The Tale of Despereaux

The Tale of Despereaux

by

Kate DiCamillo

Teachers and parents! Struggling with distance learning? Our Teacher Edition on The Tale of Despereaux can help.

The Tale of Despereaux: Chapter 13 Summary & Analysis

Summary
Analysis
Despereaux and his guards travel down through the castle. When Despereaux tugs on the tight red thread knotted around his neck, the guards bark at him to not touch it. As they walk, Despereaux admires this upstairs world: Princess Pea’s world, one that’s full of music. Suddenly realizing the Pea won’t know where he is, Despereaux asks if he could have a final word with her. Frustrated, one of the mice in hoods stamps his foot and says Despereaux doesn’t learn—and Despereaux recognizes Furlough’s voice. Despereaux’s heart shrinks for a moment but then grows as Despereaux starts to hope. He asks Furlough to let him go since they’re brothers, but Furlough refuses.
Again, Despereaux’s innocence shines through, as does his honor. He doesn’t seem to fully grasp the seriousness of the situation, or how much the mice disapprove of his romance with the Pea. But in his mind, his request to speak to her again is just the right thing to do so she doesn’t worry. Learning that Furlough is one of the mice to deliver Despereaux to the dungeon highlights how much Furlough agrees with Lester: he values conformity. And he feels no loyalty to his brother, if his brother won’t play by the same rules.
Themes
Good vs. Evil Theme Icon
Love, Forgiveness, and Absurdity Theme Icon
Principles, Courage, and Growing Up Theme Icon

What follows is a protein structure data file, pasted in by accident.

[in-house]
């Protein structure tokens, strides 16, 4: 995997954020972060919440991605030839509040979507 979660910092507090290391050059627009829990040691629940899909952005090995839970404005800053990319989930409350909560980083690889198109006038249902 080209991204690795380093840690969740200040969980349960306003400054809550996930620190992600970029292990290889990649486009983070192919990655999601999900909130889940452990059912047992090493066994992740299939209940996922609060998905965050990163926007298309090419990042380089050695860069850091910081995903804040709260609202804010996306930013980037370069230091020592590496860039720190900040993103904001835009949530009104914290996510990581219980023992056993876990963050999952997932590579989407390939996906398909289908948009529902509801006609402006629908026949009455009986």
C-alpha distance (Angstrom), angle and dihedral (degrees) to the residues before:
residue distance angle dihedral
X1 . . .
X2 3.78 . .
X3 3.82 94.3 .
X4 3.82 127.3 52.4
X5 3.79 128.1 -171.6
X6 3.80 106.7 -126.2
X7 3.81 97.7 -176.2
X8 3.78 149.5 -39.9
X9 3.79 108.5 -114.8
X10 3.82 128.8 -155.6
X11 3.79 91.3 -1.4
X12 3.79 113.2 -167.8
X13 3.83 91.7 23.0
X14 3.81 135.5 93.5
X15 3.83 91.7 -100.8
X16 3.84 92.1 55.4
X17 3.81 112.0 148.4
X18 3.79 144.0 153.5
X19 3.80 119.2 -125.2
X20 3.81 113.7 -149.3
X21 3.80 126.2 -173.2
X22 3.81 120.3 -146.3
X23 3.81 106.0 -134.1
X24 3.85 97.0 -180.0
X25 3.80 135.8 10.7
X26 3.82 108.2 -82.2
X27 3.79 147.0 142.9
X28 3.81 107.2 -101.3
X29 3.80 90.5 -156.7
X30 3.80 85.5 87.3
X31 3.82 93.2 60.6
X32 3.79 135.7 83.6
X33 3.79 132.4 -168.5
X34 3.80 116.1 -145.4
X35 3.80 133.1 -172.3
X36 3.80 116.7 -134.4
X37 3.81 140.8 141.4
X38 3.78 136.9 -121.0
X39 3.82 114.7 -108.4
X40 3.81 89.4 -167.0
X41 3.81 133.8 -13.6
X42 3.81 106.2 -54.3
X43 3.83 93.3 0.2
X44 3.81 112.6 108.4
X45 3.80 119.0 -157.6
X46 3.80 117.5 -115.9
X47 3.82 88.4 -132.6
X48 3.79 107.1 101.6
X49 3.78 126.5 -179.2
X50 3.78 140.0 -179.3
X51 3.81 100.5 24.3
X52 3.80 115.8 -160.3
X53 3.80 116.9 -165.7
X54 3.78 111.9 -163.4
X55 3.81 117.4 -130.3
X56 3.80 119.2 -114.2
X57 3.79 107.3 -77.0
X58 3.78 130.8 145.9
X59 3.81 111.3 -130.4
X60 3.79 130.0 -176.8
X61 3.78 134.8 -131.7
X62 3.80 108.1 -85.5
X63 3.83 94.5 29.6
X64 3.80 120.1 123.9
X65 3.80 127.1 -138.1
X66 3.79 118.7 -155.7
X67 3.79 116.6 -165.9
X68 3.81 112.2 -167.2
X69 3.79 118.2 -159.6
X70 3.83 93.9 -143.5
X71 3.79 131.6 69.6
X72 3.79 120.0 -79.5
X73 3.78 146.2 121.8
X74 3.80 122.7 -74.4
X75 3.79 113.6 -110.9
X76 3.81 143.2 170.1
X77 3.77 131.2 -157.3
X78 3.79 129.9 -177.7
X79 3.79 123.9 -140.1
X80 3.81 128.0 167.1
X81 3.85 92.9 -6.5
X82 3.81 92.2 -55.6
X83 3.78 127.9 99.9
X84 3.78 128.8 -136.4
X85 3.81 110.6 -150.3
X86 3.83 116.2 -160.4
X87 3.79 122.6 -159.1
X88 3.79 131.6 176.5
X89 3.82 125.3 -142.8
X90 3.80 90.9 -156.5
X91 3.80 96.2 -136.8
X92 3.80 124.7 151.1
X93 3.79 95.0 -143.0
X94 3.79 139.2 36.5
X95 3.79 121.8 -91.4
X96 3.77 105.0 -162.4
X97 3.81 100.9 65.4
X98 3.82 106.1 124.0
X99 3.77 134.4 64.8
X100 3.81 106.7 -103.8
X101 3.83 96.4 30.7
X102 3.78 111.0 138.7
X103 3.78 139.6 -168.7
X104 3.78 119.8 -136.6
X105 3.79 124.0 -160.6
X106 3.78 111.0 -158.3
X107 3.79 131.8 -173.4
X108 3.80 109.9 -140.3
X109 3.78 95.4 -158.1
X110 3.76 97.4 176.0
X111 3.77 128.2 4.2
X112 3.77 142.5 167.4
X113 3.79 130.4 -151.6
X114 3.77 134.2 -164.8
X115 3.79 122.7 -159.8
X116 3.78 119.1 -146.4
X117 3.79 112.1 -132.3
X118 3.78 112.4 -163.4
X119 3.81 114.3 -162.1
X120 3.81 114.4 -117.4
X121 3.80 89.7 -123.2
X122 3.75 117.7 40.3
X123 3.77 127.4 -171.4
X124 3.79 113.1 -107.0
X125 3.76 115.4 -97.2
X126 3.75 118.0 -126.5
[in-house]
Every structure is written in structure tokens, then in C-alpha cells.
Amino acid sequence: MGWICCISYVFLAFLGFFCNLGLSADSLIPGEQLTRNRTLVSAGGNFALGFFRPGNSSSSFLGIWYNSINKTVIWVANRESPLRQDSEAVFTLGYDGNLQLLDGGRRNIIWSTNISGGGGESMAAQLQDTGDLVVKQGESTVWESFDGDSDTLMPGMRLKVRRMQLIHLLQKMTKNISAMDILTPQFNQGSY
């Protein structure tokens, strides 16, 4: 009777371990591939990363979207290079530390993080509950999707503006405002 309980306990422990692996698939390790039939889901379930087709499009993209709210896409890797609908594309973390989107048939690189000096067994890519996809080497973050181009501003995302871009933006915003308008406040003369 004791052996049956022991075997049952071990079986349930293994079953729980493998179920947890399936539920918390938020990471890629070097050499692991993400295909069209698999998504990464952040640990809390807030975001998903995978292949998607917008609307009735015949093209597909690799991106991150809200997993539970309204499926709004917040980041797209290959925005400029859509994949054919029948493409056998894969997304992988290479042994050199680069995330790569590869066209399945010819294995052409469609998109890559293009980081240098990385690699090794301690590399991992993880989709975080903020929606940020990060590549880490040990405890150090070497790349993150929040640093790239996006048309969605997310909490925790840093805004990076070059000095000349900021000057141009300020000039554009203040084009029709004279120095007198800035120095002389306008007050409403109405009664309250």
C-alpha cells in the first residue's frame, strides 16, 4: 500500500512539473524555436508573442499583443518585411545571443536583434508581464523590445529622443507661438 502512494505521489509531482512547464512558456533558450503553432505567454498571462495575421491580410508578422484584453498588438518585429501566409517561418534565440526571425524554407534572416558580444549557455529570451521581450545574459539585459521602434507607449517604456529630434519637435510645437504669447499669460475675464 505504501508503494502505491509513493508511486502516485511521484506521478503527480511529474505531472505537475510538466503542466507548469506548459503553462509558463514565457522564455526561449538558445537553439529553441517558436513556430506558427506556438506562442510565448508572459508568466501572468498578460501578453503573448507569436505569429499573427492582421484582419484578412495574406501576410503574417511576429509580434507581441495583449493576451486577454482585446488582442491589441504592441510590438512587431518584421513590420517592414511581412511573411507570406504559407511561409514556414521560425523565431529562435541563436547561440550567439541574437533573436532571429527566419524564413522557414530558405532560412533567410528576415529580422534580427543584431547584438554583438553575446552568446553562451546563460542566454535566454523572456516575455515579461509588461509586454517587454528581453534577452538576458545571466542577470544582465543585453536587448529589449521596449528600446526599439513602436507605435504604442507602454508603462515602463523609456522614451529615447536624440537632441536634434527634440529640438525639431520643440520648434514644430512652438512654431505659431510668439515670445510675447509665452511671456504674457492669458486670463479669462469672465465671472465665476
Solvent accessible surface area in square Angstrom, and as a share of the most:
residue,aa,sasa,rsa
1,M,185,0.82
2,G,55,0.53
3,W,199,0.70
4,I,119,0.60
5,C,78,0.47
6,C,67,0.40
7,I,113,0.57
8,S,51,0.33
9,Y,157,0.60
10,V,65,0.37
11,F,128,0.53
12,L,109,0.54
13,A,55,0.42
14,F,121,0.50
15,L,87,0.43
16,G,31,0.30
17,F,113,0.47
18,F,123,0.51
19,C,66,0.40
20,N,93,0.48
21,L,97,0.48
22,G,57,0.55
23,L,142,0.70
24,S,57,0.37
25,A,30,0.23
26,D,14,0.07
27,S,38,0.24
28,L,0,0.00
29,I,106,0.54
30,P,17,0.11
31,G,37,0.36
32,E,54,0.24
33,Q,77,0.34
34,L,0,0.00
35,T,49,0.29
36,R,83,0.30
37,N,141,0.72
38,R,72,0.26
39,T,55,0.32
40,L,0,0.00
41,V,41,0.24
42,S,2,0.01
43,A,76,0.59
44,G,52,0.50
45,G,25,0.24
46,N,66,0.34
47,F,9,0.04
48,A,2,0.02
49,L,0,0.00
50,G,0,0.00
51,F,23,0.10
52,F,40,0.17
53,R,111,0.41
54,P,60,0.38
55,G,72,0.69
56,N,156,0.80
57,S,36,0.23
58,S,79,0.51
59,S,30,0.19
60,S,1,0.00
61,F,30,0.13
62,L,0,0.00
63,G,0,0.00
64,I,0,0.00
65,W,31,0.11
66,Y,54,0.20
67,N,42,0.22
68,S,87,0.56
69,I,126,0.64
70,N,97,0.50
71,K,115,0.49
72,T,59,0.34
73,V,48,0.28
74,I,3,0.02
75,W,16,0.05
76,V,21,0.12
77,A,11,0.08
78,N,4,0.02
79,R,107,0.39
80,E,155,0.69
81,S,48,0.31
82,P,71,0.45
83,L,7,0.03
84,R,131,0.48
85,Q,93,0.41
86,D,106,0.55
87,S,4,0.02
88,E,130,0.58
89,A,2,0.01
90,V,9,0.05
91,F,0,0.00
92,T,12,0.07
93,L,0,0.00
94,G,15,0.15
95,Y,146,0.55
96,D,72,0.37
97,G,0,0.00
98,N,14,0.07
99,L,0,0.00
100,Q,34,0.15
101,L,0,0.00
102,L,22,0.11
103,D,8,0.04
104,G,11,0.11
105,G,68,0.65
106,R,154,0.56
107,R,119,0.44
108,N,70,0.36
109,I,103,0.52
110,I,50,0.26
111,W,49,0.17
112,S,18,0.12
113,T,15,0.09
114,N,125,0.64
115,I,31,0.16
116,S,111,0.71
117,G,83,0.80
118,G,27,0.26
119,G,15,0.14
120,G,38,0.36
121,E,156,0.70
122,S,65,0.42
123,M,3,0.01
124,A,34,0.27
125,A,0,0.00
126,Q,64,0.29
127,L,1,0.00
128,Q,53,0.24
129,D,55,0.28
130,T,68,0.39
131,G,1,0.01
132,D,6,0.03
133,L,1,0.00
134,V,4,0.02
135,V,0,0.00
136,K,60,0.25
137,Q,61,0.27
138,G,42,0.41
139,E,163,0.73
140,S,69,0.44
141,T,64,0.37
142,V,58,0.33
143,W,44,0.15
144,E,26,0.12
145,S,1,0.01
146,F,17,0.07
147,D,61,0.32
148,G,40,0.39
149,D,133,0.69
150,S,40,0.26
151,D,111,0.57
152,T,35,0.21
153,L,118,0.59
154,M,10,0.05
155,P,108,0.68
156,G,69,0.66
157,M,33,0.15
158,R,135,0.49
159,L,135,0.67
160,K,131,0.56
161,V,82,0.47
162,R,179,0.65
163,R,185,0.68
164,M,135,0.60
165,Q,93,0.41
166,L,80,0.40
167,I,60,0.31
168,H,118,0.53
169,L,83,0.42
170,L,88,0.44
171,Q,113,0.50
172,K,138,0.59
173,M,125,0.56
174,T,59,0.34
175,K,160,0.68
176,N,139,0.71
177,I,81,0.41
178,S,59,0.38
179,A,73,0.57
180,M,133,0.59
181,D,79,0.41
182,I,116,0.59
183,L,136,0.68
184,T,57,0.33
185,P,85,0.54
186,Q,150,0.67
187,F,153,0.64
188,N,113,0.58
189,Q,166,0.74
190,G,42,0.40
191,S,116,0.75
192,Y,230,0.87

Conformity Theme Icon
The narrator asks if readers remember what the word “perfidy” means. It’s certainly becoming an increasingly appropriate word as the story progresses, and it’s on Despereaux’s mind as he and the guards stand at the top of the dungeon stairs. Furlough puts a hand over his heart and announces that today, he’s delivering a mouse who deserves punishment to the dungeon. That mouse wears “the red thread of death.” Despereaux shudders, but he doesn’t have time to think before the hooded mice push him. Despereaux flies down the stairs, thinking of two words: Perfidy and Pea.
The narrator encourages readers to see Furlough’s choices to escort Despereaux to the dungeon (and push him!) not as upstanding ones, but as cruel, disloyal ones that hurt someone whom the narrator implies Furlough should protect. As Despereaux falls down the stairs, the two words in his mind suggest that he’s focused on how alone he is in mouse society, and on his love for the Pea. Love may, perhaps, fill the gaps left by his disloyal family—if Despereaux survives.
Themes
Good vs. Evil Theme Icon
Love, Forgiveness, and Absurdity Theme Icon
Conformity Theme Icon